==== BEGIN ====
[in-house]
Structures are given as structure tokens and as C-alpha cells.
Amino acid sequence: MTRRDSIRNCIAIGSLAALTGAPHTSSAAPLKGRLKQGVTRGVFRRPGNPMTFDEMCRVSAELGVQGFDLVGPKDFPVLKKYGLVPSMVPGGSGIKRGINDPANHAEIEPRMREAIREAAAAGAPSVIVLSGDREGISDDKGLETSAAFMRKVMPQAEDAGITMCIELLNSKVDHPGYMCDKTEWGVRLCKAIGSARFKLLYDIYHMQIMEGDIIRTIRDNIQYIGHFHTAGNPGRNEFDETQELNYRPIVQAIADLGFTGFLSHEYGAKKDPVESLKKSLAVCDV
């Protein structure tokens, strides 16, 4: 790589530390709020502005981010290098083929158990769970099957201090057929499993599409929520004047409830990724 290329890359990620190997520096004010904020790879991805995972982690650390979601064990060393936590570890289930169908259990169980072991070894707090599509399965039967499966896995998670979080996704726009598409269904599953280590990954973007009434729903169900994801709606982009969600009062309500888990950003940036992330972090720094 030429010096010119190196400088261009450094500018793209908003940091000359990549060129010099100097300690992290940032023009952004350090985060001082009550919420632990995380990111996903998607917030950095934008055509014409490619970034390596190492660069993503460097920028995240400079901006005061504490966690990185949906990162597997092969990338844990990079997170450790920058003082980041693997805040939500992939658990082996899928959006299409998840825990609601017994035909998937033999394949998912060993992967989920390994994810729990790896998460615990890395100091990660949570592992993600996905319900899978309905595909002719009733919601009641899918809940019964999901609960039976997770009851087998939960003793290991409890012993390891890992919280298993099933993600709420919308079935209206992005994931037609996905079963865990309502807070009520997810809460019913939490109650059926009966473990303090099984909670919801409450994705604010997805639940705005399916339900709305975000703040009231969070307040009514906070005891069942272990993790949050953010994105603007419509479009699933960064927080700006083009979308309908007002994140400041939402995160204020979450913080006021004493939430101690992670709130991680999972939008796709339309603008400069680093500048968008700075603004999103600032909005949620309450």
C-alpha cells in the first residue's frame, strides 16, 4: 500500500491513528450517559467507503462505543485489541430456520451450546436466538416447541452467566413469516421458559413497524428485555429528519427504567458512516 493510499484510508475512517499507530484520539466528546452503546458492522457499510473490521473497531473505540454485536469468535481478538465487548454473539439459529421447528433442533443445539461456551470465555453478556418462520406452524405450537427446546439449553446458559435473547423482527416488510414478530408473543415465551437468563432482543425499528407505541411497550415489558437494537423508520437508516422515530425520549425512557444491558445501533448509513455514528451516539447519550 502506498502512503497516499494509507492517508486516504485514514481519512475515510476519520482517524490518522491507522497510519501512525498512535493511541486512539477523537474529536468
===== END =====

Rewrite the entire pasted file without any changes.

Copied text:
[in-house]
Structures are given as structure tokens and as C-alpha cells.
Amino acid sequence: MTRRDSIRNCIAIGSLAALTGAPHTSSAAPLKGRLKQGVTRGVFRRPGNPMTFDEMCRVSAELGVQGFDLVGPKDFPVLKKYGLVPSMVPGGSGIKRGINDPANHAEIEPRMREAIREAAAAGAPSVIVLSGDREGISDDKGLETSAAFMRKVMPQAEDAGITMCIELLNSKVDHPGYMCDKTEWGVRLCKAIGSARFKLLYDIYHMQIMEGDIIRTIRDNIQYIGHFHTAGNPGRNEFDETQELNYRPIVQAIADLGFTGFLSHEYGAKKDPVESLKKSLAVCDV
């Protein structure tokens, strides 16, 4: 790589530390709020502005981010290098083929158990769970099957201090057929499993599409929520004047409830990724 290329890359990620190997520096004010904020790879991805995972982690650390979601064990060393936590570890289930169908259990169980072991070894707090599509399965039967499966896995998670979080996704726009598409269904599953280590990954973007009434729903169900994801709606982009969600009062309500888990950003940036992330972090720094 030429010096010119190196400088261009450094500018793209908003940091000359990549060129010099100097300690992290940032023009952004350090985060001082009550919420632990995380990111996903998607917030950095934008055509014409490619970034390596190492660069993503460097920028995240400079901006005061504490966690990185949906990162597997092969990338844990990079997170450790920058003082980041693997805040939500992939658990082996899928959006299409998840825990609601017994035909998937033999394949998912060993992967989920390994994810729990790896998460615990890395100091990660949570592992993600996905319900899978309905595909002719009733919601009641899918809940019964999901609960039976997770009851087998939960003793290991409890012993390891890992919280298993099933993600709420919308079935209206992005994931037609996905079963865990309502807070009520997810809460019913939490109650059926009966473990303090099984909670919801409450994705604010997805639940705005399916339900709305975000703040009231969070307040009514906070005891069942272990993790949050953010994105603007419509479009699933960064927080700006083009979308309908007002994140400041939402995160204020979450913080006021004493939430101690992670709130991680999972939008796709339309603008400069680093500048968008700075603004999103600032909005949620309450």
C-alpha cells in the first residue's frame, strides 16, 4: 500500500491513528450517559467507503462505543485489541430456520451450546436466538416447541452467566413469516421458559413497524428485555429528519427504567458512516 493510499484510508475512517499507530484520539466528546452503546458492522457499510473490521473497531473505540454485536469468535481478538465487548454473539439459529421447528433442533443445539461456551470465555453478556418462520406452524405450537427446546439449553446458559435473547423482527416488510414478530408473543415465551437468563432482543425499528407505541411497550415489558437494537423508520437508516422515530425520549425512557444491558445501533448509513455514528451516539447519550 502506498502512503497516499494509507492517508486516504485514514481519512475515510476519520482517524490518522491507522497510519501512525498512535493511541486512539477523537474529536468